No group, team, family, government, or company in the world could be productive and functional without communication. At the most basic level communication is what builds relationships. It fosters feelings of trust, mutual respect, empathy and more. Functionally, it is also the foundation for any planning or task. Anyone who has ever tried to organize an event or execute an idea knows how important clear communication is. It is logical then, that within a company, this need exists too. Especially, those at the managerial level spend much of their time passing on information, clarifying goals, and bringing team members up to speed and on the same page; or in other words, communicating.
Organizational communication is a wide-ranging term encompassing different forms of communication that provide companies and organizations the opportunity for basic functionality to maximum growth, and everything in between. Practically, organizational communication can be internal, within the organization, such as managerial employee communication, discussions at the corporate level, or correspondence between departments, and it can also be external, such as advertising and PR. Through organizational communication, companies benefit from their employees’ empowerment, motivation, productivity, and more, and it is a necessary element of successful organizations.
Organizational communication is beneficial in many ways:
- Empowerment. This works for two reasons. When people have the necessary information, they will feel more confident that they have the knowledge required to make a decision, and this feeling is accurate. Much of employee decision-making is based on existing information, and the clearer the information, the easier it is to make a decision. On a more human and emotional level, people will feel trusted and valued when they experience clear communication. If they feel that their superiors are explaining concepts, taking time to pass along knowledge and new updates, and sharing the company’s goals, they will likely feel trusted and respected, and thus, empowered. An efficient company relies on its employees feeling confident in their individual decision-making ability and skills.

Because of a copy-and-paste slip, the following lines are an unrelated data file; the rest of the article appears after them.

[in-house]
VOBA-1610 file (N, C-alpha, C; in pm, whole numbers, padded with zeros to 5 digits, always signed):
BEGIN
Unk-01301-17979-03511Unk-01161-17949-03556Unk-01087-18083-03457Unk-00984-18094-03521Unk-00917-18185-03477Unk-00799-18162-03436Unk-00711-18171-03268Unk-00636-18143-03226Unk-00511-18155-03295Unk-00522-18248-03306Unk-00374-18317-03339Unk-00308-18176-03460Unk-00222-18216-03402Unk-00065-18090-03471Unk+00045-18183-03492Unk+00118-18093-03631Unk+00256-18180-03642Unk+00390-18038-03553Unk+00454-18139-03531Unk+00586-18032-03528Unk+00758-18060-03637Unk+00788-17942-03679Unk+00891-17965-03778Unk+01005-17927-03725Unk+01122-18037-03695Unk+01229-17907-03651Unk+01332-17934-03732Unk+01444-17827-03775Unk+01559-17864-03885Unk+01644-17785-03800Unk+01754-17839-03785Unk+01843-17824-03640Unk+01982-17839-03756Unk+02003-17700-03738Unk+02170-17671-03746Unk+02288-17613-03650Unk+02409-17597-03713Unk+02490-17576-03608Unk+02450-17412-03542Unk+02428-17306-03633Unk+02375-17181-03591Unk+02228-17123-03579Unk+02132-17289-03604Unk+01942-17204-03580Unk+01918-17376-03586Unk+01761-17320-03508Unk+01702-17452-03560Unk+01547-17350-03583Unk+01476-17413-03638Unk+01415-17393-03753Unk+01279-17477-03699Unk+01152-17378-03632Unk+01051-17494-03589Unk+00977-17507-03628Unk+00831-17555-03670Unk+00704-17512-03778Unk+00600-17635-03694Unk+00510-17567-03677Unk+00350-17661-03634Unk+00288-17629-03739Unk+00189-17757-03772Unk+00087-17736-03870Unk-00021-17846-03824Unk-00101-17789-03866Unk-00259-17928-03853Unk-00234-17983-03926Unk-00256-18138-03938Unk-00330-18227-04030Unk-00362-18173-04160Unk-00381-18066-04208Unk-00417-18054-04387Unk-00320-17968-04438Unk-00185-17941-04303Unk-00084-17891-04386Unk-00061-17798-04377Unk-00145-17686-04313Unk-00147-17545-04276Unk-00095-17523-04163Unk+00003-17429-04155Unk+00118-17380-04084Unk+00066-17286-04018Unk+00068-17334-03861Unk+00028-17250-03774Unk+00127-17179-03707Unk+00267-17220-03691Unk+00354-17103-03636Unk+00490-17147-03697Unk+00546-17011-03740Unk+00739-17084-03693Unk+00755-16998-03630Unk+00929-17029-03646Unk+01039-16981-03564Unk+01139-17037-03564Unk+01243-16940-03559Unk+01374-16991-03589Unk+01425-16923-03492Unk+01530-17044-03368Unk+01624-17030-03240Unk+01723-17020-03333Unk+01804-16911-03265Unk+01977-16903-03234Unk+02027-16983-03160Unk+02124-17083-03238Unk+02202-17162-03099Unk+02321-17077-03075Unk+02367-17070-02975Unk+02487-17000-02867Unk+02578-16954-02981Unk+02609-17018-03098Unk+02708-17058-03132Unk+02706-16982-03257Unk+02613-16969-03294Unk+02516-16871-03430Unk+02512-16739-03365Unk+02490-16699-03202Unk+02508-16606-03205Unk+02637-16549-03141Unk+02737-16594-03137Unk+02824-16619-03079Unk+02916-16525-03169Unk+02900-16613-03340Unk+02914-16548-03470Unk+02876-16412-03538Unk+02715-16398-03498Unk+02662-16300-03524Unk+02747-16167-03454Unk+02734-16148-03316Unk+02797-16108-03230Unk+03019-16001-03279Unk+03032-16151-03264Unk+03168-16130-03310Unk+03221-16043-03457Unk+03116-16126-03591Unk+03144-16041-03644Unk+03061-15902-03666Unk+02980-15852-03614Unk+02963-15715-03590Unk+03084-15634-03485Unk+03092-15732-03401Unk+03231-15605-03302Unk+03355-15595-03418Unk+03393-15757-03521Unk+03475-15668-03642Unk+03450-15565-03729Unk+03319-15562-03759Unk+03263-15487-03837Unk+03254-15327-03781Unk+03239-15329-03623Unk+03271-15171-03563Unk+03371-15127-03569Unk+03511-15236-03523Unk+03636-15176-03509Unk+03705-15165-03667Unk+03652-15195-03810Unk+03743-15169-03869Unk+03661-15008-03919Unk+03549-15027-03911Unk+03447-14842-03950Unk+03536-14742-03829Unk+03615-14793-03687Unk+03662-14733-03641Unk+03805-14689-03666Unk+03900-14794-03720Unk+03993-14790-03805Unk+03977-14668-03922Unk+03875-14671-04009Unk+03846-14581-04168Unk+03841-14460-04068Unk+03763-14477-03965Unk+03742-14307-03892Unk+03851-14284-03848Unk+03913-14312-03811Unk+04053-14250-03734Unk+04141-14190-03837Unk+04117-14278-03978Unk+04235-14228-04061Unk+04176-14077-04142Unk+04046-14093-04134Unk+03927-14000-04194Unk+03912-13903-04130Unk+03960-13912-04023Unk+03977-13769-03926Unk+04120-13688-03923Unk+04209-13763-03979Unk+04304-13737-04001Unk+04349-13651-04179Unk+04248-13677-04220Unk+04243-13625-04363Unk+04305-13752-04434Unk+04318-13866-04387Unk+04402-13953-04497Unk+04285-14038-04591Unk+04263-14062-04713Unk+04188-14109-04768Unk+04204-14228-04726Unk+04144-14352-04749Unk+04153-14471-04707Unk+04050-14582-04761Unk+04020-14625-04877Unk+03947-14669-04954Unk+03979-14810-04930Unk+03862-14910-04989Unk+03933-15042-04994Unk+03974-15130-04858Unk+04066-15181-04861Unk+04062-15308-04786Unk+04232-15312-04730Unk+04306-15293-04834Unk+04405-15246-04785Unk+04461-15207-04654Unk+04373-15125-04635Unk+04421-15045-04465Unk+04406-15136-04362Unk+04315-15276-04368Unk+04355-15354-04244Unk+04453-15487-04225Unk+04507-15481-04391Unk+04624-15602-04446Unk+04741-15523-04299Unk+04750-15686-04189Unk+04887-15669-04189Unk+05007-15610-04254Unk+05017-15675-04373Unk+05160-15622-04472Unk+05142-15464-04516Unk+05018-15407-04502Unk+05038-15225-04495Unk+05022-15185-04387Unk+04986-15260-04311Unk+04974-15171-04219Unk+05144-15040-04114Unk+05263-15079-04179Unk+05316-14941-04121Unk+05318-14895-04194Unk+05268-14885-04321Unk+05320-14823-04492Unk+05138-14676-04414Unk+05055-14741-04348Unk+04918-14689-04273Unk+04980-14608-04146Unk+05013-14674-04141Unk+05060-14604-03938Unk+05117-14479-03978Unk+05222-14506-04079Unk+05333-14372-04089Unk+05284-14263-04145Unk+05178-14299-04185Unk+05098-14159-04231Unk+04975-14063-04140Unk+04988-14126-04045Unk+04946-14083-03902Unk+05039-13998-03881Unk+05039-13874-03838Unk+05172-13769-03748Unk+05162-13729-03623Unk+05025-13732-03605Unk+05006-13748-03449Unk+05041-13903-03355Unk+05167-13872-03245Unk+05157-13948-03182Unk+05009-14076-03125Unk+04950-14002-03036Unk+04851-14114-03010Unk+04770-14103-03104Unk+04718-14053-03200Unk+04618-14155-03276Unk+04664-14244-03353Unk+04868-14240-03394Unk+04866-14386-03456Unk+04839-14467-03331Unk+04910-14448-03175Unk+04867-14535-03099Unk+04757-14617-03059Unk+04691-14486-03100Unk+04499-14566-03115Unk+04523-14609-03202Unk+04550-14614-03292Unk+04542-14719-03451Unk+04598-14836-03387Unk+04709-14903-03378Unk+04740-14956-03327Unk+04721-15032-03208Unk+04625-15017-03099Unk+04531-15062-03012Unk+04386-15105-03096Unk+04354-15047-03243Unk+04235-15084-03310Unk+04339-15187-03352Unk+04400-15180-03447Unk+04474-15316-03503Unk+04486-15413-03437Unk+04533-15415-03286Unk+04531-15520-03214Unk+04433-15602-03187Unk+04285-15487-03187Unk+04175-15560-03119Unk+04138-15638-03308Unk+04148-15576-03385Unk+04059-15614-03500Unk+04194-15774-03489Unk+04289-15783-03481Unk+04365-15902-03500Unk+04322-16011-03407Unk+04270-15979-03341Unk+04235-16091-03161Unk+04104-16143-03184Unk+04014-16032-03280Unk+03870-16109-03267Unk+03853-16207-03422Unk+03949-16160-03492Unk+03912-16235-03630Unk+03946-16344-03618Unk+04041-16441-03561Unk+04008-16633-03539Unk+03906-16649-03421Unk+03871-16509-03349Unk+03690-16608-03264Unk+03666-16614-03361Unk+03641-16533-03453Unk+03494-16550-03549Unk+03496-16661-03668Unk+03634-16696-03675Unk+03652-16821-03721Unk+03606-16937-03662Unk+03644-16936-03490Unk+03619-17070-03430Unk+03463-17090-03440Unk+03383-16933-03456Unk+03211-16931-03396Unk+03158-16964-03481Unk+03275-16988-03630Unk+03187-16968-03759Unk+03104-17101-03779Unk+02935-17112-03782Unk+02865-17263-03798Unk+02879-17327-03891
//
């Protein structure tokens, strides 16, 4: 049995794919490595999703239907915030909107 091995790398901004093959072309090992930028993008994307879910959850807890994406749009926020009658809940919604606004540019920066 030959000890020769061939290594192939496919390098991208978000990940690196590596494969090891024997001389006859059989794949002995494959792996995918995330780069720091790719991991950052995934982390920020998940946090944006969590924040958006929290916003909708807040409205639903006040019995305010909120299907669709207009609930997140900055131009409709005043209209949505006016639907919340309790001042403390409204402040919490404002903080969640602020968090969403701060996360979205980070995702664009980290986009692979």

- Productivity. Much time is wasted, both in and out of the workplace, on simple clarification. This issue can be avoided from the start if managers prioritize clear explanation. If there is something unclear to them, then even the simple act of saying they will get back to their employees and then reporting back, can save countless hours of confusion and replace it with productivity and work.
- Improvement and motivation. When managers give both positive and negative feedback, employees know what they should and shouldn’t change for the future. Companies who don’t communicate feedback will see less improvement and growth. In this vein, communication also includes praise, which bolsters both individual and group motivation.
Relationships Boost Retention. Especially after a pandemic that drastically impacted social connection in and out of the workplace, the value in facilitating relationships is not lost on anyone. The positive environment that relationships create in a company can be clearly seen and felt. Specifically, the relationship between manager and employees is of significant importance. According to an ADP Research Institute report, 36% of employees listed “poor direct manager relationship” as the reason they would leave the company (excluding compensation), the most selected option. As with any relationship, communication is the foundation. For companies to ensure better retention rates, focusing on managerial relationships and prioritizing successful communication is a wise choice.